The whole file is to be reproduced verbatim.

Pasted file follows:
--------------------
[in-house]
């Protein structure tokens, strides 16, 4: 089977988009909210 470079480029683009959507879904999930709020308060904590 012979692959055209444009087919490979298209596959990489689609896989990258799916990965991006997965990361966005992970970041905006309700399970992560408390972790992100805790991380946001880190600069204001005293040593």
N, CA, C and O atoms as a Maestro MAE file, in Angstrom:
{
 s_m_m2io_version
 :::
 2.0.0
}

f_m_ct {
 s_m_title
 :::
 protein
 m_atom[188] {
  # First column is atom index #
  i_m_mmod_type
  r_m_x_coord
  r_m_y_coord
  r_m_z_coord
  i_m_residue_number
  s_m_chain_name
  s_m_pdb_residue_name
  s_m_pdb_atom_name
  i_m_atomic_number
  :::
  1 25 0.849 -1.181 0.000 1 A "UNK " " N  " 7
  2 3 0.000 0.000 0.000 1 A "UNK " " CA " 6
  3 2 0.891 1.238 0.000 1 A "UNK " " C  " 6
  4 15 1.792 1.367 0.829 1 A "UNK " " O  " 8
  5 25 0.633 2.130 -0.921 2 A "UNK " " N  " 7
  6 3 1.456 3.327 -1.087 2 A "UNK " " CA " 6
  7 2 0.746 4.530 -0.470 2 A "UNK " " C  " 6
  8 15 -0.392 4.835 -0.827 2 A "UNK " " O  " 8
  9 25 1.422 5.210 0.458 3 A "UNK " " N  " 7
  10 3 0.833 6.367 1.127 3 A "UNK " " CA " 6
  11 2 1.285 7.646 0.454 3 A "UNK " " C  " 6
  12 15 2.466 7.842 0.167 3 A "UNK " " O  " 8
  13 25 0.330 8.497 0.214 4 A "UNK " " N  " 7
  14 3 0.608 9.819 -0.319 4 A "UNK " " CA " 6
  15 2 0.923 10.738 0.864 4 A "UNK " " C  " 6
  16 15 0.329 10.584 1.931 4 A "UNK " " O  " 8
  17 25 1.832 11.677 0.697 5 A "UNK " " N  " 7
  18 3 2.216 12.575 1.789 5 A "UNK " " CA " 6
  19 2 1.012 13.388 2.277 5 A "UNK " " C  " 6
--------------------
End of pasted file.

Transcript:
[in-house]
């Protein structure tokens, strides 16, 4: 089977988009909210 470079480029683009959507879904999930709020308060904590 012979692959055209444009087919490979298209596959990489689609896989990258799916990965991006997965990361966005992970970041905006309700399970992560408390972790992100805790991380946001880190600069204001005293040593």
N, CA, C and O atoms as a Maestro MAE file, in Angstrom:
{
 s_m_m2io_version
 :::
 2.0.0
}

f_m_ct {
 s_m_title
 :::
 protein
 m_atom[188] {
  # First column is atom index #
  i_m_mmod_type
  r_m_x_coord
  r_m_y_coord
  r_m_z_coord
  i_m_residue_number
  s_m_chain_name
  s_m_pdb_residue_name
  s_m_pdb_atom_name
  i_m_atomic_number
  :::
  1 25 0.849 -1.181 0.000 1 A "UNK " " N  " 7
  2 3 0.000 0.000 0.000 1 A "UNK " " CA " 6
  3 2 0.891 1.238 0.000 1 A "UNK " " C  " 6
  4 15 1.792 1.367 0.829 1 A "UNK " " O  " 8
  5 25 0.633 2.130 -0.921 2 A "UNK " " N  " 7
  6 3 1.456 3.327 -1.087 2 A "UNK " " CA " 6
  7 2 0.746 4.530 -0.470 2 A "UNK " " C  " 6
  8 15 -0.392 4.835 -0.827 2 A "UNK " " O  " 8
  9 25 1.422 5.210 0.458 3 A "UNK " " N  " 7
  10 3 0.833 6.367 1.127 3 A "UNK " " CA " 6
  11 2 1.285 7.646 0.454 3 A "UNK " " C  " 6
  12 15 2.466 7.842 0.167 3 A "UNK " " O  " 8
  13 25 0.330 8.497 0.214 4 A "UNK " " N  " 7
  14 3 0.608 9.819 -0.319 4 A "UNK " " CA " 6
  15 2 0.923 10.738 0.864 4 A "UNK " " C  " 6
  16 15 0.329 10.584 1.931 4 A "UNK " " O  " 8
  17 25 1.832 11.677 0.697 5 A "UNK " " N  " 7
  18 3 2.216 12.575 1.789 5 A "UNK " " CA " 6
  19 2 1.012 13.388 2.277 5 A "UNK " " C  " 6